Bad Job

This is a tricky post to write. Normally I would write something to emphasis how I feel, or to try and get my readers to understand what happened, or to highlight some point.
But I can't do that in this post.

All I can do right now is tell you what happened.

I got sent to a call near the edge of my 'patch', given to me as a “12 year old female, collapse”. The navigation point wasn't accurate though, so while I could get into the right general area, it wasn't directing me right to the door. I got there fairly fast, because I always drive fast to my jobs, even if I suspect that the illness is a panic attack, a faint, or a broken fingernail.

I met up with the ambulance crew coming from the other direction while I was checking my map, and talking to Control so as to get a better location on the patient. Control called back and gave me better directions – I told the ambulance crew to follow me.

The location was down a private road, which had huge, unmarked black speedbumps. I hit the first one at about 30mph, and had to check my mirror to make sure that I hadn't left important parts of my vehicle left behind in the road.

The patient was lying in the road ahead of me, with her family standing around her – I parked my car next to her, and got out to see what was happening.

The family were quite calm, and they told me that their daughter was travelling in the family car, told her parents that she felt unwell – so they stopped, she got out, shook a bit and then fell onto the floor.

The parents had laid her into the recovery position, and while worried, weren't screaming and crying.

Examining the patient, I saw there was a small bit of vomit in her mouth.

She then grunted.

I then saw that she had stopped breathing.

I am lucky that the ambulance was right behind me.

By now the medic on the ambulance was with me, and I told him that she had stopped breathing. I threw him my bag with the ambu-bag in it (the bit of kit which we use to breathe for the patient), and while he started breathing for her, I cut off her clothes and connected our defibrillator.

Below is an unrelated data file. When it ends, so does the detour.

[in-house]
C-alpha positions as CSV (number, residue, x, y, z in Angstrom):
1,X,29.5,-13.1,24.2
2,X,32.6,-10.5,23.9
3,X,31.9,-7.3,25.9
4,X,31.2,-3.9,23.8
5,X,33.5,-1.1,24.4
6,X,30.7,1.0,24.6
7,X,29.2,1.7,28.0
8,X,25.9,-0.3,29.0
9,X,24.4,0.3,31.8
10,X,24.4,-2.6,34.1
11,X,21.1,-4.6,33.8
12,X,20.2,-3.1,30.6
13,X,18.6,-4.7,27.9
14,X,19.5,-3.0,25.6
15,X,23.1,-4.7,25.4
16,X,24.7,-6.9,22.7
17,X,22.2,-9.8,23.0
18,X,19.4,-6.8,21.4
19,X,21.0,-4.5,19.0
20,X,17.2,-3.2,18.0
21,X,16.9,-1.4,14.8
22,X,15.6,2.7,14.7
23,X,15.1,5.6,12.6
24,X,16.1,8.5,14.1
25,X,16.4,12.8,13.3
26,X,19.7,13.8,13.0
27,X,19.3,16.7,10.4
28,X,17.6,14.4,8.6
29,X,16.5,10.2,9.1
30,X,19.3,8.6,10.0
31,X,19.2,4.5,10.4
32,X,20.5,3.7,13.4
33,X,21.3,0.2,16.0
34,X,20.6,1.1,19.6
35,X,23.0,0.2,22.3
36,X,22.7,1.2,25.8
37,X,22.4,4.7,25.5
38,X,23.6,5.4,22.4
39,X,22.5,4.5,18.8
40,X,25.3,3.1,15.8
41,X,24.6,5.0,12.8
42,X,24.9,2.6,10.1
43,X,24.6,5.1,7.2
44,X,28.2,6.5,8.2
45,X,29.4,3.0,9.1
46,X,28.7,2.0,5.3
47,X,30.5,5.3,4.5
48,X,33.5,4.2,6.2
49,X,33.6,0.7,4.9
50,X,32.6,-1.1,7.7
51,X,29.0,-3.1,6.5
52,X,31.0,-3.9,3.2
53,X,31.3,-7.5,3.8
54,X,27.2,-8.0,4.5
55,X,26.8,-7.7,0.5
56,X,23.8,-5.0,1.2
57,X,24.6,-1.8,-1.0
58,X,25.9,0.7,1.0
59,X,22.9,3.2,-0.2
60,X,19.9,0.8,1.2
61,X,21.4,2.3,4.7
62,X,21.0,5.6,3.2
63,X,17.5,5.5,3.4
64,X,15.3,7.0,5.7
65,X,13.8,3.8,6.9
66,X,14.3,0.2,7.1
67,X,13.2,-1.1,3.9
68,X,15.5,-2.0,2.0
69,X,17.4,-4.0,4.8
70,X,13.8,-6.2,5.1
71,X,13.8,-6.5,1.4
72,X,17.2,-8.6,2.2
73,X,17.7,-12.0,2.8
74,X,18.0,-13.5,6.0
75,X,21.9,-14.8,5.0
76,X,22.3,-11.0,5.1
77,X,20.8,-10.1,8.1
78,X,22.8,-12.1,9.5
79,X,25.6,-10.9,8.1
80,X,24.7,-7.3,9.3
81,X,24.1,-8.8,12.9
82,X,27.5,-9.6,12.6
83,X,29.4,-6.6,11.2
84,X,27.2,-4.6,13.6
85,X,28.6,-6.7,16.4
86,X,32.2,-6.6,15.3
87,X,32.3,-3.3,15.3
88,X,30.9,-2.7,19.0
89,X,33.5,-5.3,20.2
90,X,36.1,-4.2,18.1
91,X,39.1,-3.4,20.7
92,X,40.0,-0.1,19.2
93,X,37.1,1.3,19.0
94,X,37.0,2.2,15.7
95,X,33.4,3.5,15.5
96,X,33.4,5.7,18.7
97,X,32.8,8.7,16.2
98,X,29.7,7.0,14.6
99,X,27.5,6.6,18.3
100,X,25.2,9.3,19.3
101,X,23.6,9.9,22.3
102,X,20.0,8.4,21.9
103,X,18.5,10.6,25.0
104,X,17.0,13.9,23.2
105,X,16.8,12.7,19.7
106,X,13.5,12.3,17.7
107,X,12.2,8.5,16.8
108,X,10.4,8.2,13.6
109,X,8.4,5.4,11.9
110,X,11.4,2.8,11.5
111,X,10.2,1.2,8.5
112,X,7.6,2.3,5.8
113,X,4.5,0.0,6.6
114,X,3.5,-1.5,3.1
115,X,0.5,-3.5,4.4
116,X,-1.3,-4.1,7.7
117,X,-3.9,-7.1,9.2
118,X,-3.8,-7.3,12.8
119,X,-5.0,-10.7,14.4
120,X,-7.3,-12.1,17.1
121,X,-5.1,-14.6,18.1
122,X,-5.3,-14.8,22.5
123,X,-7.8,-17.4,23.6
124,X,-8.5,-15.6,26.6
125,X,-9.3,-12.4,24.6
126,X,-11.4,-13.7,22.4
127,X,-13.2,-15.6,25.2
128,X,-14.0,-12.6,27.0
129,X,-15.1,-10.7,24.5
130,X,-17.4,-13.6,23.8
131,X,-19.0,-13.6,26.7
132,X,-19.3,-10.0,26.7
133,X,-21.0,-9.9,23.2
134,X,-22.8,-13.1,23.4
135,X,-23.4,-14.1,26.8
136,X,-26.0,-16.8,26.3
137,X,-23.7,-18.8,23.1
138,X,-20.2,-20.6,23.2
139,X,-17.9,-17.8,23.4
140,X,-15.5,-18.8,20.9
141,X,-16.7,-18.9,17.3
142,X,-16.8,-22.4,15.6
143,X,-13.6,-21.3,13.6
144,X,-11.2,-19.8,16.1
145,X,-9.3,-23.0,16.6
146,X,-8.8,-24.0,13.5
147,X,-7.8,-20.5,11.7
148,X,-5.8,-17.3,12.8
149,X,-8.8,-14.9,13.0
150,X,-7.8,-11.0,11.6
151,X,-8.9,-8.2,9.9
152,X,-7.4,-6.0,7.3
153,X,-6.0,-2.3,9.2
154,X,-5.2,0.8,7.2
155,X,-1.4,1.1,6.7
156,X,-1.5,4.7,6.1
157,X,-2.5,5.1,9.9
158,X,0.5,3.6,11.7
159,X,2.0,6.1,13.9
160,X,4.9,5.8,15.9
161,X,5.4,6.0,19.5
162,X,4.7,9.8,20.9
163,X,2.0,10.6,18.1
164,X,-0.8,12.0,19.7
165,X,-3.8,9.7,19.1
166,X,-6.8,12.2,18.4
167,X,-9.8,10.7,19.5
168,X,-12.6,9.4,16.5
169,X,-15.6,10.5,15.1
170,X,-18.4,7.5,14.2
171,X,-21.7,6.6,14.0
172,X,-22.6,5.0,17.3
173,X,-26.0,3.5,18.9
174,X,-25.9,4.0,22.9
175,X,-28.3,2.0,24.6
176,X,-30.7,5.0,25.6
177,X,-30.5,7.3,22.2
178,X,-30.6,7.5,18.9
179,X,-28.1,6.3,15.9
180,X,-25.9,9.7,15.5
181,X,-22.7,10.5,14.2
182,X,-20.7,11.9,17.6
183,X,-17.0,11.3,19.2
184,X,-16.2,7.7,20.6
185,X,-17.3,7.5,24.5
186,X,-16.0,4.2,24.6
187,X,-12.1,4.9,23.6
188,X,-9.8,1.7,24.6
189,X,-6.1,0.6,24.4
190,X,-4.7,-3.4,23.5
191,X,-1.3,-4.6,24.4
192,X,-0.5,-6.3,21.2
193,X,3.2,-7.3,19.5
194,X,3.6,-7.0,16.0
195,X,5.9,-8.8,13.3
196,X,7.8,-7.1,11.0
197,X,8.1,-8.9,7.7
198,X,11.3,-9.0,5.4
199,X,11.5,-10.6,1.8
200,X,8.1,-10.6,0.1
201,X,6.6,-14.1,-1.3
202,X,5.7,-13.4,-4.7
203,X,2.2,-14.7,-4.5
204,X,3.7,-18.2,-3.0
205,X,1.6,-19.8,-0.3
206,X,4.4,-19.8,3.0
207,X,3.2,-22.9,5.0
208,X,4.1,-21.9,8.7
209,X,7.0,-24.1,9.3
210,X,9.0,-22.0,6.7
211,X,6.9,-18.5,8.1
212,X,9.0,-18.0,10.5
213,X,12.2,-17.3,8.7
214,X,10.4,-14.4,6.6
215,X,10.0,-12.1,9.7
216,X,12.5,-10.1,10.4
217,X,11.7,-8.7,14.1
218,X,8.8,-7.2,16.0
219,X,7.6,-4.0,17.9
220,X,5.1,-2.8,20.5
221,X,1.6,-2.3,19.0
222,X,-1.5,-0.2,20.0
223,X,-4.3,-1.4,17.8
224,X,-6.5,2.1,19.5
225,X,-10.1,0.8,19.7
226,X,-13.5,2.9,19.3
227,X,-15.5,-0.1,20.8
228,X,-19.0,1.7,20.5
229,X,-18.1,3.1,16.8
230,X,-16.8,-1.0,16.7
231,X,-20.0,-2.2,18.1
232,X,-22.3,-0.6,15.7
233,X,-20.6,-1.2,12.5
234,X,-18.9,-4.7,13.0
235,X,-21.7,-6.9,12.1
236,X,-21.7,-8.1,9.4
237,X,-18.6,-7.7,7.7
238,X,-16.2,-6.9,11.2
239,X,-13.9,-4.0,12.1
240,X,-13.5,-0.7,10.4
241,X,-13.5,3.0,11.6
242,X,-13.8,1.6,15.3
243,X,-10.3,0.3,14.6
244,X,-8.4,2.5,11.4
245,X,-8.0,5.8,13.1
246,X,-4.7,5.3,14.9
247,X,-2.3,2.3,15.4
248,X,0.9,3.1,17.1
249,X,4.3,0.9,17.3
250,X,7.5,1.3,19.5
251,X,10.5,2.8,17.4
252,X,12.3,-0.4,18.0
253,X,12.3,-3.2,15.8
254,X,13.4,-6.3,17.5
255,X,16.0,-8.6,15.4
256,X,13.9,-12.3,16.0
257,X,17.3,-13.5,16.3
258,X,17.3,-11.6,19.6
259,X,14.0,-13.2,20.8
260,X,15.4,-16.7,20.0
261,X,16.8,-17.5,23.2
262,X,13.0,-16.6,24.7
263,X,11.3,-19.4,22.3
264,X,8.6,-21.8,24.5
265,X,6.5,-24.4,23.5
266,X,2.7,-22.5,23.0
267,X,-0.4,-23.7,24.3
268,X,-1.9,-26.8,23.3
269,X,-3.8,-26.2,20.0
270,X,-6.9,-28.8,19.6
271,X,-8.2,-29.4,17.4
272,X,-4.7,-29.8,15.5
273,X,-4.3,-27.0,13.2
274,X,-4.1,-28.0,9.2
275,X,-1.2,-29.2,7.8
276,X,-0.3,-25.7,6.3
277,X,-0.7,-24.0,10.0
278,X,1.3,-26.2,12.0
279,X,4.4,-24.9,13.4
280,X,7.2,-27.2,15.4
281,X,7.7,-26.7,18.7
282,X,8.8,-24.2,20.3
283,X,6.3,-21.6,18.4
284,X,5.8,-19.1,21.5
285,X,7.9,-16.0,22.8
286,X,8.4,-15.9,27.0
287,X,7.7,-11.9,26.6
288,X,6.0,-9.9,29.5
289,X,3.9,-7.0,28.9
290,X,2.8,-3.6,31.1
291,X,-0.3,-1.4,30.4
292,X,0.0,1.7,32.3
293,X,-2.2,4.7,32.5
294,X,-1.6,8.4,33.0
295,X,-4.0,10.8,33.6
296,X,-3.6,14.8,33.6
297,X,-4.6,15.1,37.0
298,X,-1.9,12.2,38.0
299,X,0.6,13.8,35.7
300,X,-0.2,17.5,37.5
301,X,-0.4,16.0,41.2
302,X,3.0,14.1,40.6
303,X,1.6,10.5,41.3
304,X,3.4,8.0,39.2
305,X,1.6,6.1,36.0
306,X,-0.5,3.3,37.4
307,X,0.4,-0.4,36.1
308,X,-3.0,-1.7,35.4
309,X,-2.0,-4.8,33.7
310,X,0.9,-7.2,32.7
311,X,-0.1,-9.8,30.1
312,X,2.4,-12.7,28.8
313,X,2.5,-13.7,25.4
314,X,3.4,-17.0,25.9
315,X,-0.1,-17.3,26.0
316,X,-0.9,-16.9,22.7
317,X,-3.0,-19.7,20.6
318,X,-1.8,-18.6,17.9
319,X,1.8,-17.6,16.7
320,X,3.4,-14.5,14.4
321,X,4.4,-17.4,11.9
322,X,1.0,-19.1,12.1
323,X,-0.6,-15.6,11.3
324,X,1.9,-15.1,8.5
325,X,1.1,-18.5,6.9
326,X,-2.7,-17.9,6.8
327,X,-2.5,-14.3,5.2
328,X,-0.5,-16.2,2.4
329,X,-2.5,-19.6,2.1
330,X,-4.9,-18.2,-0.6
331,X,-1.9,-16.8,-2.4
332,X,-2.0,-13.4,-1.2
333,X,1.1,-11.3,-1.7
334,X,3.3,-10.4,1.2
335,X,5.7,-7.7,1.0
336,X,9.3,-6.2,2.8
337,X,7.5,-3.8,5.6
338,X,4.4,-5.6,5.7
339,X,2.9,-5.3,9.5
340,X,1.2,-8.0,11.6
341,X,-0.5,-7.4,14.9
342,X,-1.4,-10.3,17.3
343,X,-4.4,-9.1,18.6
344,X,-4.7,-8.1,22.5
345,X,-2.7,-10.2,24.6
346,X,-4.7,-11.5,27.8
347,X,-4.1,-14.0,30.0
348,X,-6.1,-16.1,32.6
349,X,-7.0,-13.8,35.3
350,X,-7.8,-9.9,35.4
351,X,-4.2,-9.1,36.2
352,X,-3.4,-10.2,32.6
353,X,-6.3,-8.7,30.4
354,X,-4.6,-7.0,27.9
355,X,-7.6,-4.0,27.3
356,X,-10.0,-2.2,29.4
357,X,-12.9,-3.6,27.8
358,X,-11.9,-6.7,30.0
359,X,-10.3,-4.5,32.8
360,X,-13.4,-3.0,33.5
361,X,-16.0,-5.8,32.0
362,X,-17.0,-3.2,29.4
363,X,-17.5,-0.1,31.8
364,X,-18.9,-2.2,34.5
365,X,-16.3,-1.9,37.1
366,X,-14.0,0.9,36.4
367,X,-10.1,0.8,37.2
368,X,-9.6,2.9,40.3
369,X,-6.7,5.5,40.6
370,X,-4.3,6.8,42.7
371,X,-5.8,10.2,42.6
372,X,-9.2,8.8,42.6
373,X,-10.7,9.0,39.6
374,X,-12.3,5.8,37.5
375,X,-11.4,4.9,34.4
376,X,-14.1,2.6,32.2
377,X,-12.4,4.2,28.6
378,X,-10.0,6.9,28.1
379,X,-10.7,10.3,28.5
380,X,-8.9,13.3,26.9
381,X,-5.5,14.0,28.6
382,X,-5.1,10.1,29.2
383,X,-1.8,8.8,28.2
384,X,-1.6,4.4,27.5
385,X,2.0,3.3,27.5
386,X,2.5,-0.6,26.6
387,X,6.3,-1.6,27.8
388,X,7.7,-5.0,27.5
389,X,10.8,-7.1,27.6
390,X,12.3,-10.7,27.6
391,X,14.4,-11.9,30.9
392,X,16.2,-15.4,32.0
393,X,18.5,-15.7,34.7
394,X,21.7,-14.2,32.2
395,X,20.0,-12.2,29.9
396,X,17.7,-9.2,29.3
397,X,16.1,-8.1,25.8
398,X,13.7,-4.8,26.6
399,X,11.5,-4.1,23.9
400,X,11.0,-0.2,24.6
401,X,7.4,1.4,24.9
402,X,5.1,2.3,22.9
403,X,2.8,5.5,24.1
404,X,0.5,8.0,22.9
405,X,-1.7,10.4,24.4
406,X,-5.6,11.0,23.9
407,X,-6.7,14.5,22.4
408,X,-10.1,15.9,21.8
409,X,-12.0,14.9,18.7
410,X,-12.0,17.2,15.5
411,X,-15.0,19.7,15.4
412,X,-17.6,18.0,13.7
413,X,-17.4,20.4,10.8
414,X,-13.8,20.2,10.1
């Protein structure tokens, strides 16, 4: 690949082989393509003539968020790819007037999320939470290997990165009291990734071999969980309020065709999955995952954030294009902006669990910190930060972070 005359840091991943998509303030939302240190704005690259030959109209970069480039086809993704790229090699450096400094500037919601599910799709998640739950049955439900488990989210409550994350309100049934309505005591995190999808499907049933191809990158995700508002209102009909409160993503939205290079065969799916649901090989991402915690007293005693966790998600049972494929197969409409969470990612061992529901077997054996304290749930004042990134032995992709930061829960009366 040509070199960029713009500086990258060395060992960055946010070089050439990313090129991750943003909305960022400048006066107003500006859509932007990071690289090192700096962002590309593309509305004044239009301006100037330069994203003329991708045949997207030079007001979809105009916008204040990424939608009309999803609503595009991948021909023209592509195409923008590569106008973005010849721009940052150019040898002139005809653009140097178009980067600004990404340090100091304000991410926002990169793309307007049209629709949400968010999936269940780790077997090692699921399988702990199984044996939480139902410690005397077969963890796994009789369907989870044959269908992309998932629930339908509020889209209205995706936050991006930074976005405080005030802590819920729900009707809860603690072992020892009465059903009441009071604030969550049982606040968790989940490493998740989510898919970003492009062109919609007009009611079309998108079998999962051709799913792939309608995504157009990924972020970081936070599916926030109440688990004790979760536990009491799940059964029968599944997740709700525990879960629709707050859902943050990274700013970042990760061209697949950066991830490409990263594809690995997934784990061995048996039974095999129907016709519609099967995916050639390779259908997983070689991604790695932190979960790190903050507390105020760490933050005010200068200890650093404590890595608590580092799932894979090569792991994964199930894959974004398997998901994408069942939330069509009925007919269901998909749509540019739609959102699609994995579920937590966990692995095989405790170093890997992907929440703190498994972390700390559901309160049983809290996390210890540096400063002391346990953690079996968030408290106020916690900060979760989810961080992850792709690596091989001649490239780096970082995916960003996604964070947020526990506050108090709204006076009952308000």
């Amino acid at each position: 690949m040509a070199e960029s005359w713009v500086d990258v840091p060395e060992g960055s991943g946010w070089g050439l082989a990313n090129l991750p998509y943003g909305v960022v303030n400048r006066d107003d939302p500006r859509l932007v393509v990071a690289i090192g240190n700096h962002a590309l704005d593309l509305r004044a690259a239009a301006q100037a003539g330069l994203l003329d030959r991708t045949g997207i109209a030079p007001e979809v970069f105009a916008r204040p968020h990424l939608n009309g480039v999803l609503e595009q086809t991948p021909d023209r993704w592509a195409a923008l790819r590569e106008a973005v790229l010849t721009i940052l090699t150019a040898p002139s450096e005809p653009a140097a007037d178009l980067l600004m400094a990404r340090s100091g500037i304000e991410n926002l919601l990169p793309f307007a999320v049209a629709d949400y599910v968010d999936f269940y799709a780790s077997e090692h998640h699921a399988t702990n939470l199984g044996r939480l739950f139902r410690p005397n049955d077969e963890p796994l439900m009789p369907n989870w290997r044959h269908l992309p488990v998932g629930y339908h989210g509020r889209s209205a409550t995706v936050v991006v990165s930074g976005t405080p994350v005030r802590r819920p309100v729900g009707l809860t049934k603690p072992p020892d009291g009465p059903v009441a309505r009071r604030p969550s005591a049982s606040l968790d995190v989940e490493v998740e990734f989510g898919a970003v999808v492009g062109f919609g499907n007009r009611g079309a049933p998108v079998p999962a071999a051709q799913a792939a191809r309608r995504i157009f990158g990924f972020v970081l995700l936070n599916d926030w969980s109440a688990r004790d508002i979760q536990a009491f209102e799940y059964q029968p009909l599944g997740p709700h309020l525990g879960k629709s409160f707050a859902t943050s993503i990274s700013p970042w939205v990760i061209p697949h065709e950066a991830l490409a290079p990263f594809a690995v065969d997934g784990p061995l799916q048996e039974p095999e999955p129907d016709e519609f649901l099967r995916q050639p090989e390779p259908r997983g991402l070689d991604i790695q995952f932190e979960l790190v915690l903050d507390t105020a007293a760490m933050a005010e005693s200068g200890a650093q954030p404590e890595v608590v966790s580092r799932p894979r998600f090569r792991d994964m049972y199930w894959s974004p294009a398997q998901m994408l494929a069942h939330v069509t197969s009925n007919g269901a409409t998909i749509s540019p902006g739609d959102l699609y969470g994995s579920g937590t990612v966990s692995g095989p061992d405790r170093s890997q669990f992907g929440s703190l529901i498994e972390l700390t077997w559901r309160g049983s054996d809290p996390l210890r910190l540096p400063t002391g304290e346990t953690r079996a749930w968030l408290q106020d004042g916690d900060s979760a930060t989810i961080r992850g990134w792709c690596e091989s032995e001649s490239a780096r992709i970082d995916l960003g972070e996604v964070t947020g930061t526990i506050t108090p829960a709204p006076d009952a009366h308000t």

She was in fine VF, which is a rhythm that is 'incompatible for life', meaning that her heart isn't pumping blood around her body. It is also a rhythm that we can 'shock' to try and bring her back.

I shocked her.

The monitor on the defibrillator showed Asystole, which is where the heart isn't moving at all – but this can be 'normal' after giving a shock.

It was about now that the parents realised that their daughter was iller than they thought. They asked us what was happening – all we could tell them was that their daughter was 'very ill'. You can't tell people that their daughter is dead while you are in the middle of the road, in case they mob you and the patient, and prevent you from doing your job.

By now I was doing CPR (pumping on her chest to keep the blood circulating), and she had vomited a large amount everywhere. Normally we care about getting vomit on our clothes – but in this case we weren't thinking of that.

By now the driver of the ambulance had gotten the trolley off the back of the ambulance, so we decided to 'load and go', this girl needed to be in hospital as quickly as possible.

Her heart changed into fine VF again – so I shocked her another two times – once more she was in Asystole.

We loaded the trolley onto the tail-lift of the ambulance – and it wouldn't lift.

We gave everything a kick (because there is sometimes a loose connection) and it still wouldn't lift, so I ran around and got the handle that we use to manually raise the lift – but then the tail-lift started up.

We got the patient, and the father on board the ambulance, I jumped on to continue chest compressions, while the medic was trying to clear the airway and continue breathing for her.

The driver then put in a priority call to the nearest hospital, and started driving.

We sometimes drive fast in this job, but if there is one thing that will have us driving like a maniac it's for a nearly dead child.

While weaving our way through traffic and high speed I was keeping up the chest compressions while telling her father what we were doing.

It is hard to stand up in the back of a Mercedes Sprinter when weaving through traffic at high speed, and it is really hard to do so when some idiot in front of you decides to brake suddenly.

The vehicle lurched, there was swearing from our driver, and I grabbed a handrail. It was then I felt something 'go' in my wrist and hip.

We reached the hospital in one piece, and a nurse took care of the father, while we wheeled the patient into the resus room, where a team of specialists were waiting for us.

The good thing about the local hospital is that they let the parents watch the resus attempt if they want. There is loads of research that shows that this is good for the family to let them know that everything was tried for their child.

I was in the reception area when the rest of the family arrived – I showed them to the relatives room, and took the mother into the resus area where they were still trying to save the patient.

I was outside in the ambulance bay when I heard the family start crying, and I knew that they were crying because they had just been told that their daughter/sister/granddaughter had died.